By Susan Cornwell
WASHINGTON (Reuters) - Congressional efforts to end President Donald Trump’s U.S.-Mexico border emergency declaration - an attempt by him to fund a border wall without approval from Congress - intensified on Thursday with the introduction of a bipartisan resolution to block him in the Senate.
The measure faces an uphill path to passage, but even a close vote in the chamber, controlled by his fellow Republicans, would be an embarrassment for Trump, who has failed over more than two years in office to persuade Congress to fund his wall.
The dispute triggered the nation's longest partial government shutdown in December-January, but that did not secure for Trump the $5.7 billion he has been demanding for his "great, great wall."
Trump warned Republicans not to vote for the Senate resolution, saying in an interview with Fox News' Sean Hannity, scheduled to air later on Thursday, that doing so would put them in "great jeopardy" politically with voters.
But Republican Senator Susan Collins and Democrat Tom Udall, sponsors of the bipartisan measure, said Congress needs to stand up for its power over making major decisions about spending taxpayer money and prevent Trump from circumventing the U.S. Constitution.
"The question before us is not whether to support or oppose the wall. It is not whether to support or oppose President Trump," Collins declared on the Senate floor.
"Rather, it is this: Do we want the executive branch, now or in the future, to hold the power that the founders deliberately entrusted to Congress?"
The resolution, identical to one already approved in the Democratic-controlled House of Representatives, is also sponsored by two other senators: Republican Lisa Murkowski and Democrat Jeanne Shaheen. At its present level of support among senators, the measure would need the backing of at least one other Republican to win final Senate approval.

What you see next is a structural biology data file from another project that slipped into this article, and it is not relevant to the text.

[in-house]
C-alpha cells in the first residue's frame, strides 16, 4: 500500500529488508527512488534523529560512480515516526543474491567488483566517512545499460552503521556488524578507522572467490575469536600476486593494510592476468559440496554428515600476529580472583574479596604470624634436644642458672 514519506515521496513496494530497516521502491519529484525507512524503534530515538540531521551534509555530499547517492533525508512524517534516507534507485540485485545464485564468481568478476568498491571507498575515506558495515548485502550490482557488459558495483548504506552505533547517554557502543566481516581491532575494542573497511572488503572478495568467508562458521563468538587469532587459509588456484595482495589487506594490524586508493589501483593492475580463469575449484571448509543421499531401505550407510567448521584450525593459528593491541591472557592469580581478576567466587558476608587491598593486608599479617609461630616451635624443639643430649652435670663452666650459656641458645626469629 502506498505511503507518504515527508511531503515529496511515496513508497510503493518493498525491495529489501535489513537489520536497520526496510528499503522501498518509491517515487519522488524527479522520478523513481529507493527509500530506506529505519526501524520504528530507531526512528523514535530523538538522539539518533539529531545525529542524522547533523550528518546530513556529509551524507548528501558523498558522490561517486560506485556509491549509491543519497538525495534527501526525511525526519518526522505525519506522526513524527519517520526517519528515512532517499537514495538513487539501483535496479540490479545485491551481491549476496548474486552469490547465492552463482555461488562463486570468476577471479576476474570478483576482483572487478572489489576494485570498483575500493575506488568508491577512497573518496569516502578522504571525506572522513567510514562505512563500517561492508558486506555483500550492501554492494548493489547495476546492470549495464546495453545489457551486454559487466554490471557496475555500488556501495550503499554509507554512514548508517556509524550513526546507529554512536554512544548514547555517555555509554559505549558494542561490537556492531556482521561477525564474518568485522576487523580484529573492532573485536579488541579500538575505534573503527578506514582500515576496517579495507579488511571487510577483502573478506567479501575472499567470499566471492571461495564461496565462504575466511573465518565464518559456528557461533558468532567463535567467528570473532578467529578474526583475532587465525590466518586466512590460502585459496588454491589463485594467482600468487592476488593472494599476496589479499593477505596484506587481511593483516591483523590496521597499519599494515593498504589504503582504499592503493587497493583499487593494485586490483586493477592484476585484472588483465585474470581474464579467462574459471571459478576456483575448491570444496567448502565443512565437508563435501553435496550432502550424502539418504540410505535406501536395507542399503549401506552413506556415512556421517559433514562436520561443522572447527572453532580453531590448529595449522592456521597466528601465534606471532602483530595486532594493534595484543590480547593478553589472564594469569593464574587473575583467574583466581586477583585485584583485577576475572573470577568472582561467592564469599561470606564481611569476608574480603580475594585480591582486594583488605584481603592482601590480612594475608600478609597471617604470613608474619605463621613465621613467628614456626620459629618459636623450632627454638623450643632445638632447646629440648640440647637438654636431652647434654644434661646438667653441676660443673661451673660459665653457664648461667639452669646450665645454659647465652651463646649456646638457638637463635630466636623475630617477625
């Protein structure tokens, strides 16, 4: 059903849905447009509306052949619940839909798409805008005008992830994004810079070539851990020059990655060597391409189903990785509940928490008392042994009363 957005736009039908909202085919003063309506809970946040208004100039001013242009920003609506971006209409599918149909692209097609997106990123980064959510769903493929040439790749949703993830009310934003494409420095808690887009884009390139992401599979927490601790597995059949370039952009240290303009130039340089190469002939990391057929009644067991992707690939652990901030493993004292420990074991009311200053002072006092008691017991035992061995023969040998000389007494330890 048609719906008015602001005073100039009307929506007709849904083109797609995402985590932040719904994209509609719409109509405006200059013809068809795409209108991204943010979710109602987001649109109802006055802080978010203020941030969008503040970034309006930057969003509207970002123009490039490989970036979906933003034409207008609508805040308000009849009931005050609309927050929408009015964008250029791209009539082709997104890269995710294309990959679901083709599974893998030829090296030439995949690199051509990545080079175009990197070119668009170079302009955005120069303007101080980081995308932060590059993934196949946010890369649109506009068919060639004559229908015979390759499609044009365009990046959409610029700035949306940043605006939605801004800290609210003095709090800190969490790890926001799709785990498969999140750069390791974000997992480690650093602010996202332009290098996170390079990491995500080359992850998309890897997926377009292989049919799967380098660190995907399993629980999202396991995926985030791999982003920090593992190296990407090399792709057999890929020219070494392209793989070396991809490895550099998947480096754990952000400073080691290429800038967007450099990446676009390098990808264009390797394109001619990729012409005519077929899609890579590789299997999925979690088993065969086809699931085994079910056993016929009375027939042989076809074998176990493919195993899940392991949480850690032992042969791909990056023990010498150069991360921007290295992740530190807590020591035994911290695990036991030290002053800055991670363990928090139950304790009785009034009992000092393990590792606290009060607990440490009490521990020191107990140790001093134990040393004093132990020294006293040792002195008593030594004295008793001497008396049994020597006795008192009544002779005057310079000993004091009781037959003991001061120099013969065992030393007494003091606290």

Even with that, however, it might ultimately be only a symbolic gesture of defiance because Trump has vowed to veto the resolution if it arrives on his desk, an action that would likely throw the fight over his emergency into the courts.
Trump declared a national emergency on Feb. 15 after Congress declined to give him the $5.7 billion this year for his wall. The president said emergency powers would empower him to divert money from other accounts already approved by Congress, including military construction projects, to his wall.
Another Senate Republican, Lamar Alexander, argued Thursday that the president might avoid the clash with Congress if he would take the wall money from Pentagon accounts supporting counter-drug activities, instead of military construction.
Democrats argue that there is no actual border emergency and even if there were, Trump would still be overreaching.
"The emergency law that President Trump invoked allows the military to redirect funds only if an emergency 'requires use of the armed forces,'" House Judiciary Committee Chairman Jerrold Nadler said at a hearing on Trump's emergency. "This law is supposed to be used for actions such as building airfields or barracks to help our troops fight wars overseas," he said.
The battle in Congress is the latest chapter in a long-running war between Trump and Democrats over border security and immigration policy. A coalition of 16 U.S. states led by California has sued Trump and top members of his administration to block his emergency declaration.
Moody's Investors Service said on Thursday that Trump's emergency declaration to build a border wall with Mexico means the U.S. territory of Guam could lose $750 million in military construction funds. This would be a "credit negative" because the U.S. military presence is one of the island's dominant economic forces, the credit rating agency said in a statement.
(Reporting by Susan Cornwell; Editing by Kevin Drawbaugh)